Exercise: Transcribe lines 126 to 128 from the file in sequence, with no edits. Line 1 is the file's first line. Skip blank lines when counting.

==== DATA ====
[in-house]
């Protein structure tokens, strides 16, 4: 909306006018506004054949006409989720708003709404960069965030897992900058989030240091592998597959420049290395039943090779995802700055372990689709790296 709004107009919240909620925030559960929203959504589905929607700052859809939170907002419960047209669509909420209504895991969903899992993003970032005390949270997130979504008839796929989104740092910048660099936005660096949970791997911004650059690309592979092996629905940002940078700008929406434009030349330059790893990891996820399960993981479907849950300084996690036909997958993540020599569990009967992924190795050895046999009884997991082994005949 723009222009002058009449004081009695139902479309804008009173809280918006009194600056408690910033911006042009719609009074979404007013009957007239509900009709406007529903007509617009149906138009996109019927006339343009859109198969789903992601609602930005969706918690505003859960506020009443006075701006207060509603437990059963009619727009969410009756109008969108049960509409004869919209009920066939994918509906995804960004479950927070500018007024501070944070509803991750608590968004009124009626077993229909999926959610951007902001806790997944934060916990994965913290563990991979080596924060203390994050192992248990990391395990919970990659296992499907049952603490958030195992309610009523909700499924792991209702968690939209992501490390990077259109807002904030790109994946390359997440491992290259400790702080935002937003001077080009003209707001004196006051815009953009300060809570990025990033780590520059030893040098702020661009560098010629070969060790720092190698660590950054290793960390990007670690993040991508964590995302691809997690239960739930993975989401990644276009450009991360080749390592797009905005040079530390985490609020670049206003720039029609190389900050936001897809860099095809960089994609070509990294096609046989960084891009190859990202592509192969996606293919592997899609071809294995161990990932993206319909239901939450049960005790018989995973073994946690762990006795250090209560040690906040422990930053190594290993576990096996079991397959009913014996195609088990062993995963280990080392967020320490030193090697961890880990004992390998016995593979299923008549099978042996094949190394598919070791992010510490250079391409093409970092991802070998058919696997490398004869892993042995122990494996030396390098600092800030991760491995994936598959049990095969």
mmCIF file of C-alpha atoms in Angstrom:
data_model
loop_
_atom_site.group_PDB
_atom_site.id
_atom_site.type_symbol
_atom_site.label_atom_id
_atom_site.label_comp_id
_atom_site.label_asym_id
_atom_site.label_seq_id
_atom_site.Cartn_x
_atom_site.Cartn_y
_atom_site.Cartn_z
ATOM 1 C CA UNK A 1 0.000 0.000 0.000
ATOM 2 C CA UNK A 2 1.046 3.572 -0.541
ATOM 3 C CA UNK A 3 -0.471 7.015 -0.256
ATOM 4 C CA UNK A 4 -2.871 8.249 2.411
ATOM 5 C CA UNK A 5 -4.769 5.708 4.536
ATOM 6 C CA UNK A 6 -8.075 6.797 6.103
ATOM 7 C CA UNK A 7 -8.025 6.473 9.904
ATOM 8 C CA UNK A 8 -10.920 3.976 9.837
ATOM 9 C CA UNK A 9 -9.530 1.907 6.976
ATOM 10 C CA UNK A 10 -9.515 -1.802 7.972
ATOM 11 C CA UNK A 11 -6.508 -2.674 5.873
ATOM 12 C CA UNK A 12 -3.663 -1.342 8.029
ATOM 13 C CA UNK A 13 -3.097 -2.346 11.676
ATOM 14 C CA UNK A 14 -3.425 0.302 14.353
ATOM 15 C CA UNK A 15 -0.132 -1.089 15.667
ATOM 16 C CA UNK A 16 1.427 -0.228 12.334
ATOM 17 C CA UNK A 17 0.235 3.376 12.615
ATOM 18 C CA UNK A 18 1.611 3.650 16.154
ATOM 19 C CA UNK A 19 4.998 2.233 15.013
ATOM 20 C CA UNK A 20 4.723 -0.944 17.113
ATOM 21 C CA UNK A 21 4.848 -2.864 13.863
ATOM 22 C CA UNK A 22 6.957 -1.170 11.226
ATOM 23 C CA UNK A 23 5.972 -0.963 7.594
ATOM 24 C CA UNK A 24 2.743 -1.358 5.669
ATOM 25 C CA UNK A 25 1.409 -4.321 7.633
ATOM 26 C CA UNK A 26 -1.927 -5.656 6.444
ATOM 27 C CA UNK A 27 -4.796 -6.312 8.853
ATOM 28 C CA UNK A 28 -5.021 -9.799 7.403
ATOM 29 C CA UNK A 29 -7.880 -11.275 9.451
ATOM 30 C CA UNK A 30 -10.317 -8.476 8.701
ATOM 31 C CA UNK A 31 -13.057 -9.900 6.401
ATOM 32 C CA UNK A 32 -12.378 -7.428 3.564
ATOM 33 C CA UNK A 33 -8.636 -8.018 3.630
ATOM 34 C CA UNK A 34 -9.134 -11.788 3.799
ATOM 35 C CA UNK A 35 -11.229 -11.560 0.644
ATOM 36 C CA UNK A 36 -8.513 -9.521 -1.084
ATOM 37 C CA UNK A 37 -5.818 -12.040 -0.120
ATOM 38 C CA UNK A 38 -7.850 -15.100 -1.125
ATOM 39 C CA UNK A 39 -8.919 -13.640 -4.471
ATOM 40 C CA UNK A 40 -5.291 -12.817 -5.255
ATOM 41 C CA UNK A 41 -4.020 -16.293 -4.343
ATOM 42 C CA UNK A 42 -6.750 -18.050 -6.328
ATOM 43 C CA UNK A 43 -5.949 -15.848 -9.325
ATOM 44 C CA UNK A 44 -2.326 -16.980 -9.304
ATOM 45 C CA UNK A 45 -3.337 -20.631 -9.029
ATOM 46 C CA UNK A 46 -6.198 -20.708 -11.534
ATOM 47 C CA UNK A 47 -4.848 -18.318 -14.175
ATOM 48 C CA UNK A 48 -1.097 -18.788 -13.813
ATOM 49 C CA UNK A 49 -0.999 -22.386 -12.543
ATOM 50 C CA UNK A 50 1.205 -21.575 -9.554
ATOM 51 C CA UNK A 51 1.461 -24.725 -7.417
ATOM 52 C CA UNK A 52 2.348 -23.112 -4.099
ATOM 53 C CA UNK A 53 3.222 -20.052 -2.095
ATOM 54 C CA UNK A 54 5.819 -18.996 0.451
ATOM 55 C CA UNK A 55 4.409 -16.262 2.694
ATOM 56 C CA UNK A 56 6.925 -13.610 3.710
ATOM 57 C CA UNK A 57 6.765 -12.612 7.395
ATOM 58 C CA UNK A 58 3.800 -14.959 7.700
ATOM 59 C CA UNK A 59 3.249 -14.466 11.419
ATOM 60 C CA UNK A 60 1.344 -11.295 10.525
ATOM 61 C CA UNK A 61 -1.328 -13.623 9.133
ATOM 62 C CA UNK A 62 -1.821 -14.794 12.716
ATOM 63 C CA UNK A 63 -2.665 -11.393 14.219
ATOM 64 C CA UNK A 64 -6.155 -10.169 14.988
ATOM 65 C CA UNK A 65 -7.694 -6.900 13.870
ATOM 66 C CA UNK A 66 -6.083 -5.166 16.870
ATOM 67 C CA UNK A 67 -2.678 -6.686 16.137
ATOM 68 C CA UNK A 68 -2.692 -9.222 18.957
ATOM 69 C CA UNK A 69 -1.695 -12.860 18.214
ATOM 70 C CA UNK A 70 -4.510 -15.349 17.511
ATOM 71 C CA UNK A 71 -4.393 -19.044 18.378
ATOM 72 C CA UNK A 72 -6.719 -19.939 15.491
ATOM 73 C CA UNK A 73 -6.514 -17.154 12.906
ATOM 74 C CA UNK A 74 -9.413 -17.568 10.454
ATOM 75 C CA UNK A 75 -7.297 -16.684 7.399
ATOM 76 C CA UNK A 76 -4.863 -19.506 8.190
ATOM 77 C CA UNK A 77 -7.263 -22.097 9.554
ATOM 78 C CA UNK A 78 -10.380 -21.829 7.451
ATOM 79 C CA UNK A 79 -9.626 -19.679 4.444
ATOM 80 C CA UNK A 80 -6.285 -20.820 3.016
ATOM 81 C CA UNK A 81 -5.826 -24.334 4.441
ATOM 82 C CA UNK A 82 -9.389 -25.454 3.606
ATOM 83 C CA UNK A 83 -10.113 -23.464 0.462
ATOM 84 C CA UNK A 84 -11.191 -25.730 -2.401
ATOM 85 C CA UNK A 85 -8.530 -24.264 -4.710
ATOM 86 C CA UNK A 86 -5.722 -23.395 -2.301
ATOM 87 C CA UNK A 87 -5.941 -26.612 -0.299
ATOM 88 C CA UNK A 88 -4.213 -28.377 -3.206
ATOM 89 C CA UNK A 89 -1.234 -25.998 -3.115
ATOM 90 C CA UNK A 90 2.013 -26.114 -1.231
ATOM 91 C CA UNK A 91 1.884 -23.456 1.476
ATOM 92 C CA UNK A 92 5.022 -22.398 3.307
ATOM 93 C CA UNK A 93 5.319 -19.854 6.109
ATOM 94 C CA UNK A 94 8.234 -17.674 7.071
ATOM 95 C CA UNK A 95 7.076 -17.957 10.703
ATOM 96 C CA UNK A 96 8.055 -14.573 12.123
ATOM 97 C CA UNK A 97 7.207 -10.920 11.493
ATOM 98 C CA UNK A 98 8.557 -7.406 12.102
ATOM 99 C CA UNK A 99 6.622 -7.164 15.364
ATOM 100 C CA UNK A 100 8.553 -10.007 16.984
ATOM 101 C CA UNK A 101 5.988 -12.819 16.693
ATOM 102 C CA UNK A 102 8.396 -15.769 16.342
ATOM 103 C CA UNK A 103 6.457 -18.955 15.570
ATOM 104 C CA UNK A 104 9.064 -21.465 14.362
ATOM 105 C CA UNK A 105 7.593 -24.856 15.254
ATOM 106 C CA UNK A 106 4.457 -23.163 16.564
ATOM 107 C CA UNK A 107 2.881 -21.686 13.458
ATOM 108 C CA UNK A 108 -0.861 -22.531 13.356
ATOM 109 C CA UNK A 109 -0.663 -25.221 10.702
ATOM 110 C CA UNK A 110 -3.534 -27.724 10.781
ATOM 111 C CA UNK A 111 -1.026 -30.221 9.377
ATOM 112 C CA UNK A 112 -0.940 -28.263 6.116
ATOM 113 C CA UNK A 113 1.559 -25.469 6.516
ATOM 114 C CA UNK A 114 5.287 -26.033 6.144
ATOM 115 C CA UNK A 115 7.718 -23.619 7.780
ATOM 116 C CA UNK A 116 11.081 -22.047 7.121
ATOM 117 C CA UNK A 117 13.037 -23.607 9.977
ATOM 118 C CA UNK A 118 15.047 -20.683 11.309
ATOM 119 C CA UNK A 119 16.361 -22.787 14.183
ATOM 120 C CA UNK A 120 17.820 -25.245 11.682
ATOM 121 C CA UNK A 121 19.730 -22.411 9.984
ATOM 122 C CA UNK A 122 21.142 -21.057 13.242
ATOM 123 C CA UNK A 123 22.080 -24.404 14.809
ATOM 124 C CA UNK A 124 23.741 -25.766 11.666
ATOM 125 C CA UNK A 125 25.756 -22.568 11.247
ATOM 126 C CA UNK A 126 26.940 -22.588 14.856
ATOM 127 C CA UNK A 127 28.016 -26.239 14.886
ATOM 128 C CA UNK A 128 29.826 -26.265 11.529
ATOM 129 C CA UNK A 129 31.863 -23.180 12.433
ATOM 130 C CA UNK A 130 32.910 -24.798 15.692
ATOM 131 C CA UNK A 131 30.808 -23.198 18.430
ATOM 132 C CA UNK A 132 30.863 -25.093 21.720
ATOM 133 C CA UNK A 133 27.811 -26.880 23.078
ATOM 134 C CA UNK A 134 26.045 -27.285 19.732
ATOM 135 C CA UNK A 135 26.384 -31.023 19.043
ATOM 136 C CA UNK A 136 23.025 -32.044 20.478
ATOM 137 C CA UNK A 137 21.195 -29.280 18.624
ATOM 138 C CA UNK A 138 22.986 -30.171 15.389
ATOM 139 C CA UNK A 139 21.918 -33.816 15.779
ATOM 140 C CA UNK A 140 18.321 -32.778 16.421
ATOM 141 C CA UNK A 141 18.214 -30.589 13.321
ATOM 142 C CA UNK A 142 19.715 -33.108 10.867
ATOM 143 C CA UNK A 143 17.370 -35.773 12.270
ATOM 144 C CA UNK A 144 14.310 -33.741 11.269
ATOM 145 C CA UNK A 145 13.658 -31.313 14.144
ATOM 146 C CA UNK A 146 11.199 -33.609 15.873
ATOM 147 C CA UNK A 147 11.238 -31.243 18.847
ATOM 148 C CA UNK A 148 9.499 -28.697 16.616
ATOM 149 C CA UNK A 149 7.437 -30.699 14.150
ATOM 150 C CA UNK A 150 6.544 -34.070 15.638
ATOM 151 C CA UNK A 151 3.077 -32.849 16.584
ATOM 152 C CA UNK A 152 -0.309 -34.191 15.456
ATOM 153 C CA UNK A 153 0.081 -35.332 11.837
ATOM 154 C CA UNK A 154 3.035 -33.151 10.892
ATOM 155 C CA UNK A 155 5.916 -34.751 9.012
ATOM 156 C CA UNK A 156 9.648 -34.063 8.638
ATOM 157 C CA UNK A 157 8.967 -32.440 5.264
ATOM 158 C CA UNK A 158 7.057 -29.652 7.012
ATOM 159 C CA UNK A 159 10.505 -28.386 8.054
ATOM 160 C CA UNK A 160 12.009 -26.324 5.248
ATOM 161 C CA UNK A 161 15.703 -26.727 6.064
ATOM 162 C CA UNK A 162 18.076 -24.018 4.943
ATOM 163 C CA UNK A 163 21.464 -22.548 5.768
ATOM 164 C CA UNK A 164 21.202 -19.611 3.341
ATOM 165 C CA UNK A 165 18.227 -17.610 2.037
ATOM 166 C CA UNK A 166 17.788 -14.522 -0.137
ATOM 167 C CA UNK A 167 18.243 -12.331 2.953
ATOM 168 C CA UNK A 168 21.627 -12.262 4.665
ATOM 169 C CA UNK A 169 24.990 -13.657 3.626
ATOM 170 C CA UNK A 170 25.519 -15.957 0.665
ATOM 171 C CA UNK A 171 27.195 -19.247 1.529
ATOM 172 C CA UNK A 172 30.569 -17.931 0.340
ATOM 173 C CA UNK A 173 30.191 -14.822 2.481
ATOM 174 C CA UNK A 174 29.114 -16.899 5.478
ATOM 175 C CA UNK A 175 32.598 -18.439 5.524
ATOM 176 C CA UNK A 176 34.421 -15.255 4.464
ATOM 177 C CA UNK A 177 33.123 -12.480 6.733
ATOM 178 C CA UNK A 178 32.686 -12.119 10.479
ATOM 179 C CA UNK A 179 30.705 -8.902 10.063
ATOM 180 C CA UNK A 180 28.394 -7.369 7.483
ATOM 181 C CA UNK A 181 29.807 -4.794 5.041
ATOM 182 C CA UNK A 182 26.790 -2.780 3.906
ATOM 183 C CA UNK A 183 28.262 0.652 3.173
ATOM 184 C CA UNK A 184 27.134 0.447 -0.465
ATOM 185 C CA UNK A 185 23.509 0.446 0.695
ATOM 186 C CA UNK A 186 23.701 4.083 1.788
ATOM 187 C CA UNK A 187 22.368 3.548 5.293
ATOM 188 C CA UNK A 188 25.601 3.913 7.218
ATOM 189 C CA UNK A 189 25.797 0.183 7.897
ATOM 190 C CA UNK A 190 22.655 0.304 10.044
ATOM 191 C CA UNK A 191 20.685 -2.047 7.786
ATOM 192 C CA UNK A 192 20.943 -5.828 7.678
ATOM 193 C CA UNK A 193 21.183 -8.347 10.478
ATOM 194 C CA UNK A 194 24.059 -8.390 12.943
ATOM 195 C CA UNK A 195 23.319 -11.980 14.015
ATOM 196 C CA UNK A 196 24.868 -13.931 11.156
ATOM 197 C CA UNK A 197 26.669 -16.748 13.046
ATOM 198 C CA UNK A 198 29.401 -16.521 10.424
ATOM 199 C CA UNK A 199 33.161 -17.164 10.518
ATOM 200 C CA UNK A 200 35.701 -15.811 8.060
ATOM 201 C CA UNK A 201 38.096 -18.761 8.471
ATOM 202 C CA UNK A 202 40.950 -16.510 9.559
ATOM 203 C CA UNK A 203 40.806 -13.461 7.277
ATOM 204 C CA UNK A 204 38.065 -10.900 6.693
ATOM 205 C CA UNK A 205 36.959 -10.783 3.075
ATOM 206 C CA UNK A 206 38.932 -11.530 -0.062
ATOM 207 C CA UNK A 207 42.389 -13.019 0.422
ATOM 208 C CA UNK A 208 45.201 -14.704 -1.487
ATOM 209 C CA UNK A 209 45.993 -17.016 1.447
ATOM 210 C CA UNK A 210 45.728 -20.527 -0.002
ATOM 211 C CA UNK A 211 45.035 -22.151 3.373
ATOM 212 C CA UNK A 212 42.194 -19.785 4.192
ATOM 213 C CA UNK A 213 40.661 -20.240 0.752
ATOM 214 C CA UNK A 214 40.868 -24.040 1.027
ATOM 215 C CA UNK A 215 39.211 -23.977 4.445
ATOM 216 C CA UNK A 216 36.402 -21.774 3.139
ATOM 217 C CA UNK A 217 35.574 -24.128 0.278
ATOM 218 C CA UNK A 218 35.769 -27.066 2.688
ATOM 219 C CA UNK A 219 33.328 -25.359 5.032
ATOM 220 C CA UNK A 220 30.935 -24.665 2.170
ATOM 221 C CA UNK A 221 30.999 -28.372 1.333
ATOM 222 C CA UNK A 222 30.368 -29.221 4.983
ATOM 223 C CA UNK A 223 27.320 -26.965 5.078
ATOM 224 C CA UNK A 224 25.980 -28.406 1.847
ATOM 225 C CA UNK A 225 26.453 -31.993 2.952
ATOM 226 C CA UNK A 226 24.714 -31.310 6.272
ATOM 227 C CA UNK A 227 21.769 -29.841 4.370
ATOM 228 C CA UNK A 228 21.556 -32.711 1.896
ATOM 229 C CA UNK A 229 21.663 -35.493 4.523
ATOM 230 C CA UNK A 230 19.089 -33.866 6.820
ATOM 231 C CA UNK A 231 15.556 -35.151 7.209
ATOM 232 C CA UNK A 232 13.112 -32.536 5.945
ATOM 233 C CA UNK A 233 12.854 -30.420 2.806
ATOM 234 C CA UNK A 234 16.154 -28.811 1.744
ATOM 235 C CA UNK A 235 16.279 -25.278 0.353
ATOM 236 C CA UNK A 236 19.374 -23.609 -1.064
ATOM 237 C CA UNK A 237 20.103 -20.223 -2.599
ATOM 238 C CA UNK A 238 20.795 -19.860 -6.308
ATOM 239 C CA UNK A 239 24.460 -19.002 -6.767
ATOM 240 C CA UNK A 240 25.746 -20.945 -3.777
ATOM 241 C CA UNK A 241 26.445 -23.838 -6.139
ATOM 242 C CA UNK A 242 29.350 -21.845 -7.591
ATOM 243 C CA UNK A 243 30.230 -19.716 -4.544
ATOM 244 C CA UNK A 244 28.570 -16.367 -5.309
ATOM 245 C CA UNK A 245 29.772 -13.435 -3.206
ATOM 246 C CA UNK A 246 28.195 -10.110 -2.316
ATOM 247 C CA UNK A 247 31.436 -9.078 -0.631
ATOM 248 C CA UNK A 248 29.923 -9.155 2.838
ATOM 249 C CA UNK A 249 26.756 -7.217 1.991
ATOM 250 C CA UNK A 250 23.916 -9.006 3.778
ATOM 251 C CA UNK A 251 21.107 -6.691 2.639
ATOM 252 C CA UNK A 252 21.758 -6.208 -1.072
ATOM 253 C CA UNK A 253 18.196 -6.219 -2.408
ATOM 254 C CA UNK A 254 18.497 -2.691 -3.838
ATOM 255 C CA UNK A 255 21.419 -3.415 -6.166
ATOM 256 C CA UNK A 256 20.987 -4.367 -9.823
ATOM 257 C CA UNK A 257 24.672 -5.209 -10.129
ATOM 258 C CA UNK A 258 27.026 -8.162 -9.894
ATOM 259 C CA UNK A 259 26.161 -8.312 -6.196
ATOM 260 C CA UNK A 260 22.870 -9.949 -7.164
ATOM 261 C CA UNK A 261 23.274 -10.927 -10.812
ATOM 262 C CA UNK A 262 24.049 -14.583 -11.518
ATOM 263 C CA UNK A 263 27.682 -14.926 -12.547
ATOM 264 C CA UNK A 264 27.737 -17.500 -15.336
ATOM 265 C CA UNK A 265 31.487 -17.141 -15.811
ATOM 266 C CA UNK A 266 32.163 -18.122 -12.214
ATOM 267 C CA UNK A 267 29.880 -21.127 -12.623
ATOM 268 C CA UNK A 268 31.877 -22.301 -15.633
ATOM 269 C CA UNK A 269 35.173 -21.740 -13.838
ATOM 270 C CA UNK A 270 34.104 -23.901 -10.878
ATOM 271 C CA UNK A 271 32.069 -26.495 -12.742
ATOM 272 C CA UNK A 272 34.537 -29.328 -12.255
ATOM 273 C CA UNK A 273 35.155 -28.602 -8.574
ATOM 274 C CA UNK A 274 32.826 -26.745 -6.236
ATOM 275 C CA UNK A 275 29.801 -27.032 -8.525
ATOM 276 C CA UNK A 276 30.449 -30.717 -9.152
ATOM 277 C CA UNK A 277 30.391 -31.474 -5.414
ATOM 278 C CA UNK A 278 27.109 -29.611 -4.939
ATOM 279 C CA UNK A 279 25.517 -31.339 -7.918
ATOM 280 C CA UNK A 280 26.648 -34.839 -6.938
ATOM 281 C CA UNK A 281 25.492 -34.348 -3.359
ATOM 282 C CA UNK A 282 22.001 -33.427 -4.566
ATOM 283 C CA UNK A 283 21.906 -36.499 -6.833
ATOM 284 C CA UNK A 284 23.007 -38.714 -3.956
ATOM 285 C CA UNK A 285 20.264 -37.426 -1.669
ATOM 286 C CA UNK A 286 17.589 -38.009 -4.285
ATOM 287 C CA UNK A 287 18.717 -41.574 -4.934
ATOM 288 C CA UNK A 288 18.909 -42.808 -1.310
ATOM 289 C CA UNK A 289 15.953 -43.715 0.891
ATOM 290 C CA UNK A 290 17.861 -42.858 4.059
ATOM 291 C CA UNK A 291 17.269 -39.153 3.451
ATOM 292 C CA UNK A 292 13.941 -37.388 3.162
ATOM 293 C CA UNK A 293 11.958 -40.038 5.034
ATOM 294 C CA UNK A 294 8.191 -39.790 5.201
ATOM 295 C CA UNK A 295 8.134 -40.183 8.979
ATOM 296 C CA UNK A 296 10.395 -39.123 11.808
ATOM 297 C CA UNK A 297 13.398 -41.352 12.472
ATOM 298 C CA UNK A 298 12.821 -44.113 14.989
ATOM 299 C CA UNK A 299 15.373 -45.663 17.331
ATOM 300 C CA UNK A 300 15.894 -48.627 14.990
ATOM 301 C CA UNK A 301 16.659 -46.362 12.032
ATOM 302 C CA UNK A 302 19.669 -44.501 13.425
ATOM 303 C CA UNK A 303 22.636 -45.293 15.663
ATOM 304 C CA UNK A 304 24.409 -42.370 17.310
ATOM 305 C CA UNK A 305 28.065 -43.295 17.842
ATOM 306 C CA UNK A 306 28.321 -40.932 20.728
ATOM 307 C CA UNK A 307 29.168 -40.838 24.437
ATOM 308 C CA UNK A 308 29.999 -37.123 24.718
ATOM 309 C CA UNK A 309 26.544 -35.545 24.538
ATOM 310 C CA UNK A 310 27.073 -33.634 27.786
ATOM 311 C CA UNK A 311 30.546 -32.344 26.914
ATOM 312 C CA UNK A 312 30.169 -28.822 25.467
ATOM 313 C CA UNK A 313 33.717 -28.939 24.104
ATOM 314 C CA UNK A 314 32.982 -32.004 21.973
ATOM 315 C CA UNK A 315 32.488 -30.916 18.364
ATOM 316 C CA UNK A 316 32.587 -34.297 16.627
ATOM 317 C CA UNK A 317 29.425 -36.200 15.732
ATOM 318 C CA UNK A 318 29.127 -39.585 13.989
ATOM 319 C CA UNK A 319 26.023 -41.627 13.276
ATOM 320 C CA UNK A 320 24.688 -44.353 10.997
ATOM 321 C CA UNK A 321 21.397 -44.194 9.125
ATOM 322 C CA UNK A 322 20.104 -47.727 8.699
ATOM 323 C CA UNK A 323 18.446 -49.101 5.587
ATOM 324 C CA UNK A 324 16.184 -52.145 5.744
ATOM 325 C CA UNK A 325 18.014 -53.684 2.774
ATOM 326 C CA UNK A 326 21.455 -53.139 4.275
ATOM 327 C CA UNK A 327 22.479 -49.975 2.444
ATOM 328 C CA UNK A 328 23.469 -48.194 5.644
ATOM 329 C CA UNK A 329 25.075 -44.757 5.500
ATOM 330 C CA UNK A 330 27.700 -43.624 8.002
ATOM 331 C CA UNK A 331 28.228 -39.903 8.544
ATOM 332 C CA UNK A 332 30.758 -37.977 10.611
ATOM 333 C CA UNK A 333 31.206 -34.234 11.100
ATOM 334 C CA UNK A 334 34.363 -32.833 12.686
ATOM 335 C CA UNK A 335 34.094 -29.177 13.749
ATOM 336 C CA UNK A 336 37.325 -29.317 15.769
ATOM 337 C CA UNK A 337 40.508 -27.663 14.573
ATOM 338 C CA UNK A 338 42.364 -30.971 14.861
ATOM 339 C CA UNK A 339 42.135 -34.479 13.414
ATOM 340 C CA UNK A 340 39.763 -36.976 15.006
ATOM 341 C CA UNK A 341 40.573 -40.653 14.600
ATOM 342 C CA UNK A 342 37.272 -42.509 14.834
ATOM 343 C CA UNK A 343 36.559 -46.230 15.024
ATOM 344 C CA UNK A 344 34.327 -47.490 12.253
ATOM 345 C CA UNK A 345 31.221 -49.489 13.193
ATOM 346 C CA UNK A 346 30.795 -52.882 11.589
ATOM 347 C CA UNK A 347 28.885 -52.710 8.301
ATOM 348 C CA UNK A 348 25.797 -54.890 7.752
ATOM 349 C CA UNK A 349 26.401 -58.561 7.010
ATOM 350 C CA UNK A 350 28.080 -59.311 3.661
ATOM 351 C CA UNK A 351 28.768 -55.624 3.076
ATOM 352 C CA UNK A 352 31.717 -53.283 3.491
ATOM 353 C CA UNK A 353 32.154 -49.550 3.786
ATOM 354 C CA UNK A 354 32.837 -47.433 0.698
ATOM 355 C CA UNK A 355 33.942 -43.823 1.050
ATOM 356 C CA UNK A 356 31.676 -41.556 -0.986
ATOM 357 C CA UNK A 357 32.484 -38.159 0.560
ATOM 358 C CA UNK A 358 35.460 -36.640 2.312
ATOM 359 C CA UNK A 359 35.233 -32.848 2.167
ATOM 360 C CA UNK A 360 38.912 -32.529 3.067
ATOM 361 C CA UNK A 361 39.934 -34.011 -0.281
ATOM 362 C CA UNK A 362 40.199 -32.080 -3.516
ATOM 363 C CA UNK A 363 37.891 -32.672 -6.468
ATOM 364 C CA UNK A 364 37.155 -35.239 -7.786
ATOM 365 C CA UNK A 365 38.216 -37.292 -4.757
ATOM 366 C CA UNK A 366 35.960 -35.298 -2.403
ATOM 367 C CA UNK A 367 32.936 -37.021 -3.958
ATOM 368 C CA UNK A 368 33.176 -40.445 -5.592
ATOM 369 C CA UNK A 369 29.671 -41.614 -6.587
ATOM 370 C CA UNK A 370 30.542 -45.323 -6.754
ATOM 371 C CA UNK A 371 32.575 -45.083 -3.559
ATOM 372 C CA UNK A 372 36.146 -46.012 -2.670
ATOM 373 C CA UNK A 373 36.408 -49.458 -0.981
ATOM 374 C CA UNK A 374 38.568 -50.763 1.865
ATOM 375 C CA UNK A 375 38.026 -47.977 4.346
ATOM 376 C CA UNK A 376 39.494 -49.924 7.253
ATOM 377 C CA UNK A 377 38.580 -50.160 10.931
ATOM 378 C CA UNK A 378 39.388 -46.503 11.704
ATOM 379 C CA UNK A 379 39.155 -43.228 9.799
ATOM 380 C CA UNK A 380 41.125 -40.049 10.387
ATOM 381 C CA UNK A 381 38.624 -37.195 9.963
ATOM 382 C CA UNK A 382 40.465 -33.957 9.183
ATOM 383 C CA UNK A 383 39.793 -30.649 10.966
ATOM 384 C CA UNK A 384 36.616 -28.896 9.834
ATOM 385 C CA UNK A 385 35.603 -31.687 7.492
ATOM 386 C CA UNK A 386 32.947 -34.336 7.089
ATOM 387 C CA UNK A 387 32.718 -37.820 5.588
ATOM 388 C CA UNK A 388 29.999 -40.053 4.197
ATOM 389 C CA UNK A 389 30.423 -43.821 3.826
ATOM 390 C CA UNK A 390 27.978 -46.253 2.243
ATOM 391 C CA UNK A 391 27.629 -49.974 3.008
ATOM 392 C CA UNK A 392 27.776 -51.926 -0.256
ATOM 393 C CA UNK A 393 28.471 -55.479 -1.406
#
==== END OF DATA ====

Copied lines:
ATOM 111 C CA UNK A 111 -1.026 -30.221 9.377
ATOM 112 C CA UNK A 112 -0.940 -28.263 6.116
ATOM 113 C CA UNK A 113 1.559 -25.469 6.516